Now, we live separated from our families, often experience pregnancy through postpartum more or less alone, and deliver our babies amongst strangers. A sister or mother-in-law might stay with us briefly after our babies are born, but then we’re on our own.

In the US, women are sent home alone after a few days in the hospital, and maternity leave is shockingly brief. We’re expected to pick up at work right where we left off after just a few short weeks at home with our new baby. Paternity leave is almost non-existent in this country, except for some more progressive family friendly workplaces.

Of course so many of us experience depression, anxiety, worry, and a lack of confidence! This way of viewing motherhood is simply unnatural. You can’t institutionalize the sacred.

But, thriving postpartum is possible. Especially when you go into it with a plan.

How to thrive postpartum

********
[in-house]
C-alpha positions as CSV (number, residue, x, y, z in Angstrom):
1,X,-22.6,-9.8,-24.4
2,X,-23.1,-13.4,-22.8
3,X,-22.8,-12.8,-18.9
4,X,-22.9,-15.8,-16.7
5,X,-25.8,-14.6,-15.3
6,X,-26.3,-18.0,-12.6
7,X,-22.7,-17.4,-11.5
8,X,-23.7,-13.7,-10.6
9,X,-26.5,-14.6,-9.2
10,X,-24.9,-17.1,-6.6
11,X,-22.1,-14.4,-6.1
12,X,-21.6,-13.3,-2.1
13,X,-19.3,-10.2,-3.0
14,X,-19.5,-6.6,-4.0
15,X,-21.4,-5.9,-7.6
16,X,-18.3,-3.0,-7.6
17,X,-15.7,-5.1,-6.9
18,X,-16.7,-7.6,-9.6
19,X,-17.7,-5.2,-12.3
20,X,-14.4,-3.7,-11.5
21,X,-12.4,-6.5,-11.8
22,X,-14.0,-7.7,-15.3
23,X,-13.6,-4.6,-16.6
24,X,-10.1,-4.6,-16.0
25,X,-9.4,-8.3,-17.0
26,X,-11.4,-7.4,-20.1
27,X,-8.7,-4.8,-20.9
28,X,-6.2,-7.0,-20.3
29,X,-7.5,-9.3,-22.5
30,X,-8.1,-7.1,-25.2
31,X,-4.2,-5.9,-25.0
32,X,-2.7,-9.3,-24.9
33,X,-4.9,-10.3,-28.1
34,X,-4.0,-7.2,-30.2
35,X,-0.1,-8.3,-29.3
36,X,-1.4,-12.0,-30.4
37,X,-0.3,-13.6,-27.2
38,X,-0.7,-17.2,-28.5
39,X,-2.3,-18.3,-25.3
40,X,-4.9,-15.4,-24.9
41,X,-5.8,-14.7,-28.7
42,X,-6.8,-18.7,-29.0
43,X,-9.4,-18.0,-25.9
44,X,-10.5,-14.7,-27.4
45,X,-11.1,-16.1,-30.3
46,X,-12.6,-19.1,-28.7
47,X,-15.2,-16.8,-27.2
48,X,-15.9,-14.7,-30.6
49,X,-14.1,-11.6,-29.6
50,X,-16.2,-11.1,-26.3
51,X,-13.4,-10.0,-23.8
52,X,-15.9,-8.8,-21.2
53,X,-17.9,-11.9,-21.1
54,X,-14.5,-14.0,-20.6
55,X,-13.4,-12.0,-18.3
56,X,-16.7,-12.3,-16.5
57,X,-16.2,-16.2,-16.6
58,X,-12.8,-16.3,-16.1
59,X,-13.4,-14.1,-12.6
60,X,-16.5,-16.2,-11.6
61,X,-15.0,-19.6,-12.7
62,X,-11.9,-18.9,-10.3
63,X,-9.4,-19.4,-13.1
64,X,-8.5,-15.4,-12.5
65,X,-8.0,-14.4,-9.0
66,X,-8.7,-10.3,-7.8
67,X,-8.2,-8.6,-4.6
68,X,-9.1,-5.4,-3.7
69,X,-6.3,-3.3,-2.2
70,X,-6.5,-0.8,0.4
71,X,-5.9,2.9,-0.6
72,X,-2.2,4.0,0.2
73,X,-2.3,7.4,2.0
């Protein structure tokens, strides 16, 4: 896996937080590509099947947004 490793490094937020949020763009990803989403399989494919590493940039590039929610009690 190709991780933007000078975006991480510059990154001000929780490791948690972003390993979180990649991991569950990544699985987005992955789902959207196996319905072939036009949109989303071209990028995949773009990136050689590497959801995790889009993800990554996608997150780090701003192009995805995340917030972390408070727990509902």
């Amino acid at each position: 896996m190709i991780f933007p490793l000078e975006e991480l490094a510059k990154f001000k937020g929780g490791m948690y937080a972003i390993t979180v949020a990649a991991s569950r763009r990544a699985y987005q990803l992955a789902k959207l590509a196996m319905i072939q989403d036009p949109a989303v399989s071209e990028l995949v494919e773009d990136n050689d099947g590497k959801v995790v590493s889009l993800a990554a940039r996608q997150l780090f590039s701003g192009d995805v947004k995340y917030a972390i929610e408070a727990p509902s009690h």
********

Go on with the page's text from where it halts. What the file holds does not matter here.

If you’re currently struggling in your “fourth trimester,” here are some tips you can implement right away to take the edge off.

Exercise. Try to make time for whatever type of movement feels good to you. Have someone take the baby while you go to a class. Put her in the stroller and go for a walk. Put on a workout video while she’s napping. Turn on some music that reflects your mood and move your emotions with your body; then turn on something upbeat and dance like noone is watching.

Connect with your community. Join a mommy support group either online or in-person. Reach out to friends and family that tend to cheer you up or make you feel comforted. Ask a neighbor to join you for a walk. Take a postpartum mommy and me yoga class. Don’t be afraid to open up about how you’re feeling. You might be surprised how many people can relate. And make sure to get daily soul nurturing hugs.